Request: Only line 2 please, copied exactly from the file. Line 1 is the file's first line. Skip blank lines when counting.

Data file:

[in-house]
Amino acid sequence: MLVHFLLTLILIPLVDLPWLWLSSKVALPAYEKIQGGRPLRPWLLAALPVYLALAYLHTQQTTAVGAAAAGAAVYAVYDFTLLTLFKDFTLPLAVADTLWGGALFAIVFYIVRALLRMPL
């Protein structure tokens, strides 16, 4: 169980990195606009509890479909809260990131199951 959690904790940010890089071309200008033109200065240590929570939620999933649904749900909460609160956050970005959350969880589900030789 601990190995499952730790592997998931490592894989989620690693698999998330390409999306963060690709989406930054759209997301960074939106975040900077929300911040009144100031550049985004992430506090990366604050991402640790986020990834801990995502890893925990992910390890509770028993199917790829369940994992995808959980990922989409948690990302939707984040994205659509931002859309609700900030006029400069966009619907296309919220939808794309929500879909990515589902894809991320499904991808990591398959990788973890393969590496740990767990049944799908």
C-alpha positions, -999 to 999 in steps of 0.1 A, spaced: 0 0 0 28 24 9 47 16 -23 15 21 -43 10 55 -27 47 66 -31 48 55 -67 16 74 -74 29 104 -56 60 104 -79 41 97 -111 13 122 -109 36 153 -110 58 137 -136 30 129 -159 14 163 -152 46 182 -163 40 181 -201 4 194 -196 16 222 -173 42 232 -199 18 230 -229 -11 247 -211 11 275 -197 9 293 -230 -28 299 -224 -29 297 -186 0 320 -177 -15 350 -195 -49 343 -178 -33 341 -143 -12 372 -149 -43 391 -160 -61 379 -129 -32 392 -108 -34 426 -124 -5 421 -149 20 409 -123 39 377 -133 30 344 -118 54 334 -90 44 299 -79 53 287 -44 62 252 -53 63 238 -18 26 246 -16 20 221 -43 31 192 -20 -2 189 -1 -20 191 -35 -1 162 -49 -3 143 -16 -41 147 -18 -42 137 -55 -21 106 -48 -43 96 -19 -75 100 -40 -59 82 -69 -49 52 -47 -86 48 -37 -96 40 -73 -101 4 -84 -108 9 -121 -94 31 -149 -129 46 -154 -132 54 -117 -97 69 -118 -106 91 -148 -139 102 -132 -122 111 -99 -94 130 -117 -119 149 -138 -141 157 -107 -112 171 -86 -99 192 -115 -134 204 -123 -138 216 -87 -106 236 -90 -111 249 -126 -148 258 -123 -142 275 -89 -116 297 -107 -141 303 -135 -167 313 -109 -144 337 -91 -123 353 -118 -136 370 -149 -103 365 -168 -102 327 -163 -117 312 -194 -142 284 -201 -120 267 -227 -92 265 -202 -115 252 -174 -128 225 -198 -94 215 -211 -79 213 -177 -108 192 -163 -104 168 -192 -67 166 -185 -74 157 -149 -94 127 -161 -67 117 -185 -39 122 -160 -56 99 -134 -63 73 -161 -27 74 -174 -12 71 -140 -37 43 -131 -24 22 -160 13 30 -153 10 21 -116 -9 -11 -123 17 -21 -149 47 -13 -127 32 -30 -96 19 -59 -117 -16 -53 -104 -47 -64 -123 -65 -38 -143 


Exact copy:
Amino acid sequence: MLVHFLLTLILIPLVDLPWLWLSSKVALPAYEKIQGGRPLRPWLLAALPVYLALAYLHTQQTTAVGAAAAGAAVYAVYDFTLLTLFKDFTLPLAVADTLWGGALFAIVFYIVRALLRMPL